Romanian Dictator Nicolae Ceaușescu’s Mercedes Benz Heads to Auction

The car boasts "remnants of technology from the secret police."

Nicolae Ceauceșcu.Photo: Courtesy of GERARD FOUET/AFP/Getty Images.
Nicolae Ceauceșcu.
Photo: Courtesy of GERARD FOUET/AFP/Getty Images.
Romanian dictator Nicolae Ceauşescu (1918 - 1989).<br /> Photo: Courtesy of Keystone/Getty Images.

Romanian dictator Nicolae Ceauşescu (1918 – 1989).
Photo: Courtesy of Keystone/Getty Images.

Later this month, a handsome Mercedes-Benz previously owned by deceased Romanian dictator Nicolae Ceauşescu will be hitting the Bonhams auction block in Stuggart, Germany.

In an e-mail to artnet News, Bonhams said that they estimate the vehicle to fetch upwards of €30,000–50,000 ($32,000–54,000).

According to the press release, the sale of the 1973 350 SL Roadster will go directly to CrossCause, an Irish charity founded in 2003 that supports special-needs orphans in Romania and beyond. “The funds raised by the sale of this Mercedes will go to benefit the children who suffered at the hands of this regime,” said a charity spokesman in a statement.

The vehicle boasts “remnants of technology from the secret police,” which the auction house identifies as a Becker short-wave radio system hidden in the glove compartment and a Becker Mexico radio.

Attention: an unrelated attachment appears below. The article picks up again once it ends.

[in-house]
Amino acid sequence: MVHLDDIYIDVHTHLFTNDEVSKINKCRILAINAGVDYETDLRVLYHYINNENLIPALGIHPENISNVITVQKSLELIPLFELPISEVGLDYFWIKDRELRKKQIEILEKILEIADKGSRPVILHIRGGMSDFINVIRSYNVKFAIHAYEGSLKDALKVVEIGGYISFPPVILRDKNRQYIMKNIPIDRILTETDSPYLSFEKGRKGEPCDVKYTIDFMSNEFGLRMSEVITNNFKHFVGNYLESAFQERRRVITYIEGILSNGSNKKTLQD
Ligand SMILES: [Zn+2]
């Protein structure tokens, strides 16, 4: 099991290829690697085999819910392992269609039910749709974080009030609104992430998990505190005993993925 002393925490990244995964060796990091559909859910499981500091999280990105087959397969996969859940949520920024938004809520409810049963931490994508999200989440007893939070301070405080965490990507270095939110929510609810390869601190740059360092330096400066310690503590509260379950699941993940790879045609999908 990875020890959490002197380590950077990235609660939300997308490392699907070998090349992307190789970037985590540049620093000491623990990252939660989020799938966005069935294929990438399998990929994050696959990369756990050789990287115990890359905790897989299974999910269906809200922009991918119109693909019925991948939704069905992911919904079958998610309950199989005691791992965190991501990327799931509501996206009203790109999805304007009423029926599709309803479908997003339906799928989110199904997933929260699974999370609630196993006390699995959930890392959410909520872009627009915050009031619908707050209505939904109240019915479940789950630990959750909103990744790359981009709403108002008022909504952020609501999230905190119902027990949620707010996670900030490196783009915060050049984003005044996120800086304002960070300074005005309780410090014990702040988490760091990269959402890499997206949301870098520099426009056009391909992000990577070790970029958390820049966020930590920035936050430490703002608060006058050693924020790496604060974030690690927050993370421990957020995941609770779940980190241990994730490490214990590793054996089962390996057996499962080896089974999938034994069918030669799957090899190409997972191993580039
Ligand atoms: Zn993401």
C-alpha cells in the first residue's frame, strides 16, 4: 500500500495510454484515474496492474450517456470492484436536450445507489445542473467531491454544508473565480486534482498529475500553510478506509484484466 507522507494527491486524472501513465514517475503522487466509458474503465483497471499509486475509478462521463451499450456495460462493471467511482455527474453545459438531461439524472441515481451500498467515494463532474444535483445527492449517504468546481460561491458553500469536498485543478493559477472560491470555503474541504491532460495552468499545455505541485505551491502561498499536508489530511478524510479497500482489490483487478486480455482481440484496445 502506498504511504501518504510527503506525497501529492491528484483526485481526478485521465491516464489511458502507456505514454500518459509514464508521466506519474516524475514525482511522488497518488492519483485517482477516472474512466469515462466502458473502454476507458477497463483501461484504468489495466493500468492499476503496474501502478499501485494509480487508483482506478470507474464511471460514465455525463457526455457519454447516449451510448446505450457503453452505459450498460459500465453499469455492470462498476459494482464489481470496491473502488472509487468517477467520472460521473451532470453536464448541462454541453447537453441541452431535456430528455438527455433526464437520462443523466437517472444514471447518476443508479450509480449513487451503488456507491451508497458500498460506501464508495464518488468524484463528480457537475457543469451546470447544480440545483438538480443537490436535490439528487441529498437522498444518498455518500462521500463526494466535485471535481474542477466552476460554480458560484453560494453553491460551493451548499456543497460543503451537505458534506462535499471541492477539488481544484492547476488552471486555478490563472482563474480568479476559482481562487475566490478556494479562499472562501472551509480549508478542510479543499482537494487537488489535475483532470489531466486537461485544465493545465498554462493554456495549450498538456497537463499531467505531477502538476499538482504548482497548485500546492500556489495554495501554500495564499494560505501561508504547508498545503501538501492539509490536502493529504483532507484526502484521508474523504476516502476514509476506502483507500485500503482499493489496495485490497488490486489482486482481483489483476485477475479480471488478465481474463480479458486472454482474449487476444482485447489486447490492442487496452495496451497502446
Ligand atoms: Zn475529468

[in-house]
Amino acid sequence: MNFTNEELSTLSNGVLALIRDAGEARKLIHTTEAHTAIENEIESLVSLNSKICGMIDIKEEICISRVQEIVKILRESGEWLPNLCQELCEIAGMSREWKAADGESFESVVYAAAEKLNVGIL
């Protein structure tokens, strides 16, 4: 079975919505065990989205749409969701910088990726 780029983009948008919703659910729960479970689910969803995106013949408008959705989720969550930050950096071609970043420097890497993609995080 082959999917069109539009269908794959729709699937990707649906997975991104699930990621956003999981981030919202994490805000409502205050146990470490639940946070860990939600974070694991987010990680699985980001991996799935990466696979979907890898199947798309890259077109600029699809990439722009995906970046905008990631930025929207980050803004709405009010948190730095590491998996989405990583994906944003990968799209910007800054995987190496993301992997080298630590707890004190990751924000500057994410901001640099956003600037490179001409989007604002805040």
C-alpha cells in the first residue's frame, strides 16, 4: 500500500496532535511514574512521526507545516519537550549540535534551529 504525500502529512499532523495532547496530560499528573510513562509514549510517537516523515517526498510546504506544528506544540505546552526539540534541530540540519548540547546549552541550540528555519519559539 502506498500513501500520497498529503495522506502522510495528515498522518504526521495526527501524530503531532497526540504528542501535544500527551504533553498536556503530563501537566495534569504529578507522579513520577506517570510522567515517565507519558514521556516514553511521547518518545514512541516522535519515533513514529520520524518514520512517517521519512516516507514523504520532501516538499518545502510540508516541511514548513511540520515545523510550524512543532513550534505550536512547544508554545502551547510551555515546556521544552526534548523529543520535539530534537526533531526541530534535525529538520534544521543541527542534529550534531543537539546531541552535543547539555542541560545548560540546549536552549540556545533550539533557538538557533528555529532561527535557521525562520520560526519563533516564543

Nicolae Ceaușescu's 1973 Mercedes-Benz 350 SL Roadster.<br>Photo: Courtesy of Bonhams.

Nicolae Ceaușescu’s 1973 Mercedes-Benz 350 SL Roadster.
Photo: Courtesy of Bonhams.

As Romania’s last communist leader, Ceaușwas the head of the country’s Communist party from 1965 until 1989, when he was found guilty of genocide by a military tribunal and executed by firing squad. According to Bonhams, the Romanian government started auctioning the possessions in his estate back in 1999.

“The sale presents a wonderful opportunity to raise money for an incredibly deserving charity,” Bonhams European motoring director Philipp Kantor said in a statement.

This is hardly the first time we’ve seen the prized possessions of disgraced politicians hit the block. In 2014, South Korea cashed in on 600 artworks that once belonged to defamed dictator Chun Doo-Hwan. Then there’s last year’s sale of Adolf Hitler’s watercolors, paintings, and drawings, which cumulatively fetched €400,000 ($450,000) at the Weilder auction house in Nuremberg.

This past month, it was announced that former Philippine first lady Imelda Marcos will see a trove of her family’s multi-million dollar jewelry collection sold at auction later this year.

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